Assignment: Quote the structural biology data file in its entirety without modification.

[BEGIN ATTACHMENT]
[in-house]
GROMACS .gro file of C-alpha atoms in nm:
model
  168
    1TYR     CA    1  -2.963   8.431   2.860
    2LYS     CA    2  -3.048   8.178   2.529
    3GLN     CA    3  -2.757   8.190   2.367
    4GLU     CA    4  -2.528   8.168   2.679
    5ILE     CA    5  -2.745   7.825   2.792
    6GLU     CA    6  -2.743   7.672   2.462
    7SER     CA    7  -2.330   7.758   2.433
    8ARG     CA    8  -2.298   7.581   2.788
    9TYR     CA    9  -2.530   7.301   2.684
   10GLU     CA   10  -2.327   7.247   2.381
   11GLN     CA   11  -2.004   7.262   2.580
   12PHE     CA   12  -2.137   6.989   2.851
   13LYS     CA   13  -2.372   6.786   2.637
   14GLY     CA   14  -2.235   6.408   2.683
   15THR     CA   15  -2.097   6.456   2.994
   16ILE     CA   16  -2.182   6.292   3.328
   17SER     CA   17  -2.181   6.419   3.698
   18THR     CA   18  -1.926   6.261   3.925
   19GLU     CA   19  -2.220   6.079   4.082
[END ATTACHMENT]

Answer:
[in-house]
GROMACS .gro file of C-alpha atoms in nm:
model
  168
    1TYR     CA    1  -2.963   8.431   2.860
    2LYS     CA    2  -3.048   8.178   2.529
    3GLN     CA    3  -2.757   8.190   2.367
    4GLU     CA    4  -2.528   8.168   2.679
    5ILE     CA    5  -2.745   7.825   2.792
    6GLU     CA    6  -2.743   7.672   2.462
    7SER     CA    7  -2.330   7.758   2.433
    8ARG     CA    8  -2.298   7.581   2.788
    9TYR     CA    9  -2.530   7.301   2.684
   10GLU     CA   10  -2.327   7.247   2.381
   11GLN     CA   11  -2.004   7.262   2.580
   12PHE     CA   12  -2.137   6.989   2.851
   13LYS     CA   13  -2.372   6.786   2.637
   14GLY     CA   14  -2.235   6.408   2.683
   15THR     CA   15  -2.097   6.456   2.994
   16ILE     CA   16  -2.182   6.292   3.328
   17SER     CA   17  -2.181   6.419   3.698
   18THR     CA   18  -1.926   6.261   3.925
   19GLU     CA   19  -2.220   6.079   4.082